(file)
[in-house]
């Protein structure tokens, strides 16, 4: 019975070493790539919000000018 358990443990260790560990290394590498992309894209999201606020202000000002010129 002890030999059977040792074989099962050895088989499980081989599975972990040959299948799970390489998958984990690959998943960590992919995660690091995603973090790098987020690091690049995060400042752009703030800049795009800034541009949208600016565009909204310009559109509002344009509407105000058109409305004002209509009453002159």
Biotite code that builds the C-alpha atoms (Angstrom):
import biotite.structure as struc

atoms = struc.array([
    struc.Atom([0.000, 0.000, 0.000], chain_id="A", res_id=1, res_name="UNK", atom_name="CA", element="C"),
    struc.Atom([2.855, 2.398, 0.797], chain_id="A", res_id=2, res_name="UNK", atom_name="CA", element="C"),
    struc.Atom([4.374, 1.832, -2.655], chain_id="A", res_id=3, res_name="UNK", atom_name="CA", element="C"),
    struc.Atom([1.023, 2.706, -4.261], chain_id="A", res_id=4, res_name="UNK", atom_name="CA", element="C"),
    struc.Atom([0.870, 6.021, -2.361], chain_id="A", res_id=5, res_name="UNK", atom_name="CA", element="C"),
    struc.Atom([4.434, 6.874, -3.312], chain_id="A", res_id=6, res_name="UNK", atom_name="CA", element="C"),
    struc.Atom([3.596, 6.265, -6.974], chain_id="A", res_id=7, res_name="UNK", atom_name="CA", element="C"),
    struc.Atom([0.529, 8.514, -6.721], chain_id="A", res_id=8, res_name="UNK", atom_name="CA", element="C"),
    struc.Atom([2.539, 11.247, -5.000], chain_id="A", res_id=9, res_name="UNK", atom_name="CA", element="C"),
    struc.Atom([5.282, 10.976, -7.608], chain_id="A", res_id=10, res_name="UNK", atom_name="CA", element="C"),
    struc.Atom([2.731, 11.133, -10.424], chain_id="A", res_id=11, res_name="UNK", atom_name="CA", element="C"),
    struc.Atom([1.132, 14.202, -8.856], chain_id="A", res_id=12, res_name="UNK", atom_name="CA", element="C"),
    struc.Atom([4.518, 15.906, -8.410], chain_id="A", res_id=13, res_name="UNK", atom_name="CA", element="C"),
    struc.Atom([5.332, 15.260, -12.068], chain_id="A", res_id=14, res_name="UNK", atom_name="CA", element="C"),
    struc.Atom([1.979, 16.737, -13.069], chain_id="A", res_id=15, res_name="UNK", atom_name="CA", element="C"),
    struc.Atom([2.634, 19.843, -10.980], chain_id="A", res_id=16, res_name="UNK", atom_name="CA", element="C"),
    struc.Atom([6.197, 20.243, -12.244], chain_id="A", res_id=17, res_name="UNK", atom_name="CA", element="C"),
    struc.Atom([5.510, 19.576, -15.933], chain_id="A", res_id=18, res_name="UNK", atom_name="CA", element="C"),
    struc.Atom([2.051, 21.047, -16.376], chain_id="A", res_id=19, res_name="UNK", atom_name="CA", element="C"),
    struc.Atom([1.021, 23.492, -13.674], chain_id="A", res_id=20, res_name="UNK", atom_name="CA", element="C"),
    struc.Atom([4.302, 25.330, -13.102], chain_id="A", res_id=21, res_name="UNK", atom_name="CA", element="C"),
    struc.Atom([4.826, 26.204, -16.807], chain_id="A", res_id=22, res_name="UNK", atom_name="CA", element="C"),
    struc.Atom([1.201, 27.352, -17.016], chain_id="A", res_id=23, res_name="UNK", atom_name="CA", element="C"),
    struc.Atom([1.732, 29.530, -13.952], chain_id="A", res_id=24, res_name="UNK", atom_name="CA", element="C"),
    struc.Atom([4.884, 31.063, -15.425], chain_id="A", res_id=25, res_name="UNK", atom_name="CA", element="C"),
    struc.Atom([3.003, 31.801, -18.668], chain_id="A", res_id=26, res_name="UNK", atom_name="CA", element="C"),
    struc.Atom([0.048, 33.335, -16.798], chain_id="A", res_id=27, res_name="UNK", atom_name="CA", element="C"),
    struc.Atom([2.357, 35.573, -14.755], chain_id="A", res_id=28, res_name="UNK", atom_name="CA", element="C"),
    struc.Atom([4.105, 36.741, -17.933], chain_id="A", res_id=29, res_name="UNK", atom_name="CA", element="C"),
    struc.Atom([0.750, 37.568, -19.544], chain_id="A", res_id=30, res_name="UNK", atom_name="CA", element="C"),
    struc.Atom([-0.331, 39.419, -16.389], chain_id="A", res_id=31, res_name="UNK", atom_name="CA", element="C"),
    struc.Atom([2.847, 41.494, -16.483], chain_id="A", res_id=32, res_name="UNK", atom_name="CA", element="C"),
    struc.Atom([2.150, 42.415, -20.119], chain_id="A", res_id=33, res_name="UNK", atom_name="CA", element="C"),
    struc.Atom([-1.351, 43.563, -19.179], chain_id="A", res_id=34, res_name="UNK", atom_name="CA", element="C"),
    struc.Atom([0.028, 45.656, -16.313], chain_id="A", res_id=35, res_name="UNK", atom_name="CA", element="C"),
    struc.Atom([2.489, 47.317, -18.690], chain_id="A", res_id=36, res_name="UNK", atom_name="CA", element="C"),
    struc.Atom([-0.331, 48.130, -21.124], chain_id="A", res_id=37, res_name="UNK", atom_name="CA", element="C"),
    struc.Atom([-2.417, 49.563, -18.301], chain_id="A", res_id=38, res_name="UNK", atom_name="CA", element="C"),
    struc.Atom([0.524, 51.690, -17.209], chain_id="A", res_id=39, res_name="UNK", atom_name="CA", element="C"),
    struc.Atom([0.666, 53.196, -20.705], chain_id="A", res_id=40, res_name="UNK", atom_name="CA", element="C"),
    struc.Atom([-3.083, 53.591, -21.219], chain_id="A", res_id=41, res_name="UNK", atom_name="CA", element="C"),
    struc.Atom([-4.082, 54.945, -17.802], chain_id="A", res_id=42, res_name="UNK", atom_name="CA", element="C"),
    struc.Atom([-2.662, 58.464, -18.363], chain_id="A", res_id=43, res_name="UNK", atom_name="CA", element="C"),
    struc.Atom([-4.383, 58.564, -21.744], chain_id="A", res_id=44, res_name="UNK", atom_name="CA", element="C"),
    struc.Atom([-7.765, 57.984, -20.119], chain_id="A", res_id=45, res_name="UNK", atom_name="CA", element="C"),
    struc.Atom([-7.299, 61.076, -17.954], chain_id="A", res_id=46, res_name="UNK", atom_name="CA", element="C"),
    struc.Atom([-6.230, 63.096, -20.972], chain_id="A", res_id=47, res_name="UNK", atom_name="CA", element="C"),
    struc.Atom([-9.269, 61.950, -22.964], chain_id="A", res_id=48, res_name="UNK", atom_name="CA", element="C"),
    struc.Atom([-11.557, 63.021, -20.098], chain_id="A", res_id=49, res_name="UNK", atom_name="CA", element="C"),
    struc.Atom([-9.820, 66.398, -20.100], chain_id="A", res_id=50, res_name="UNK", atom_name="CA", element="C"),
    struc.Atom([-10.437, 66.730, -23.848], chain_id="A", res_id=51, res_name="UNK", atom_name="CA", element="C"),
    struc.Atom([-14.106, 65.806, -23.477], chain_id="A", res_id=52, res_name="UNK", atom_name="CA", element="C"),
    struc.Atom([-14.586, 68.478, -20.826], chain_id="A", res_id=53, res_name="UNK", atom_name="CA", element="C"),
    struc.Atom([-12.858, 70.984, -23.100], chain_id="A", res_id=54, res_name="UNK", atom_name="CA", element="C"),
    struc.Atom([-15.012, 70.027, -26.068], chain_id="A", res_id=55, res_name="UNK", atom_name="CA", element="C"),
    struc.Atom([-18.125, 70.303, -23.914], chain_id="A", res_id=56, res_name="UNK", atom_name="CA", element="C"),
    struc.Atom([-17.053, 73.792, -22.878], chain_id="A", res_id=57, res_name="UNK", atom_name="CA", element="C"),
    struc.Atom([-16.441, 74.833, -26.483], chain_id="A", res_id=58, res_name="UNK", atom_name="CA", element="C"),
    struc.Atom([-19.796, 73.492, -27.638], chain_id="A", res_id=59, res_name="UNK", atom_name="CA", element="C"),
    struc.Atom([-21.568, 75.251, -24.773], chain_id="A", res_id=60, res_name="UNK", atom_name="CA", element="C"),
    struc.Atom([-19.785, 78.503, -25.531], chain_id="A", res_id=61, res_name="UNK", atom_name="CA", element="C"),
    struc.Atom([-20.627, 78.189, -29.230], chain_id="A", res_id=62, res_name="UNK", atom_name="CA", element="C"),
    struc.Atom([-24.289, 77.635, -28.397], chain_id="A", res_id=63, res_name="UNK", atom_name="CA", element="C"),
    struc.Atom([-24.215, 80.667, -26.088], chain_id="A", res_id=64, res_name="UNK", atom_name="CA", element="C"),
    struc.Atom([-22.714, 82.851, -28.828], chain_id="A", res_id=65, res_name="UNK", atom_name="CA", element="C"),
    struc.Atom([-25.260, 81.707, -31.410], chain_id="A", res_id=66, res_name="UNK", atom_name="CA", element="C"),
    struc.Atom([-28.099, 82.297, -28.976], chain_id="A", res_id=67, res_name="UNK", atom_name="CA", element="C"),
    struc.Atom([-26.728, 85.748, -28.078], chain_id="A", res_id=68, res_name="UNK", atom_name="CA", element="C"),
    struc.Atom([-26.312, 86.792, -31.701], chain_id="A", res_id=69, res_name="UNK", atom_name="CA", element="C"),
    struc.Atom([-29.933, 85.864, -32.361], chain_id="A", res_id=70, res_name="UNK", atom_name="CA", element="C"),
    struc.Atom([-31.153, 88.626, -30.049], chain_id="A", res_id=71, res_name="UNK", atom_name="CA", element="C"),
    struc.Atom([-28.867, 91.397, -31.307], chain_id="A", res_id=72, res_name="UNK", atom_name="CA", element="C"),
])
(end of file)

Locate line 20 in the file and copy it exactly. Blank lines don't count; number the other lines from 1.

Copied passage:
    struc.Atom([1.979, 16.737, -13.069], chain_id="A", res_id=15, res_name="UNK", atom_name="CA", element="C"),